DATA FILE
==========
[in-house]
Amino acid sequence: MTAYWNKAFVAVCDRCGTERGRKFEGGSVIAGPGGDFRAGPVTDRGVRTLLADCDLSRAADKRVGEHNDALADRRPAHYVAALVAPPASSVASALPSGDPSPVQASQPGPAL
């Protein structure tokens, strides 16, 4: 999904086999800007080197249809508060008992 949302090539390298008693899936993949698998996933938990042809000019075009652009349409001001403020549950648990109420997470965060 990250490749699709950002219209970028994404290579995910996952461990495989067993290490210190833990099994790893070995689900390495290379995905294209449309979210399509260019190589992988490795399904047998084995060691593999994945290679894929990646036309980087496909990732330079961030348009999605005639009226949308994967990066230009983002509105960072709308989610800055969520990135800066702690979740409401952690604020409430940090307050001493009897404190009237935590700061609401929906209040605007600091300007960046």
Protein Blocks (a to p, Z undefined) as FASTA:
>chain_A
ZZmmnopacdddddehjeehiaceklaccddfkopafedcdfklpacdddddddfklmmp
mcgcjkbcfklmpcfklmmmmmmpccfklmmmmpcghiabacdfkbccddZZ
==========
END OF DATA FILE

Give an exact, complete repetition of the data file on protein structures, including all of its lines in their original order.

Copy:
[in-house]
Amino acid sequence: MTAYWNKAFVAVCDRCGTERGRKFEGGSVIAGPGGDFRAGPVTDRGVRTLLADCDLSRAADKRVGEHNDALADRRPAHYVAALVAPPASSVASALPSGDPSPVQASQPGPAL
């Protein structure tokens, strides 16, 4: 999904086999800007080197249809508060008992 949302090539390298008693899936993949698998996933938990042809000019075009652009349409001001403020549950648990109420997470965060 990250490749699709950002219209970028994404290579995910996952461990495989067993290490210190833990099994790893070995689900390495290379995905294209449309979210399509260019190589992988490795399904047998084995060691593999994945290679894929990646036309980087496909990732330079961030348009999605005639009226949308994967990066230009983002509105960072709308989610800055969520990135800066702690979740409401952690604020409430940090307050001493009897404190009237935590700061609401929906209040605007600091300007960046």
Protein Blocks (a to p, Z undefined) as FASTA:
>chain_A
ZZmmnopacdddddehjeehiaceklaccddfkopafedcdfklpacdddddddfklmmp
mcgcjkbcfklmpcfklmmmmmmpccfklmmmmpcghiabacdfkbccddZZ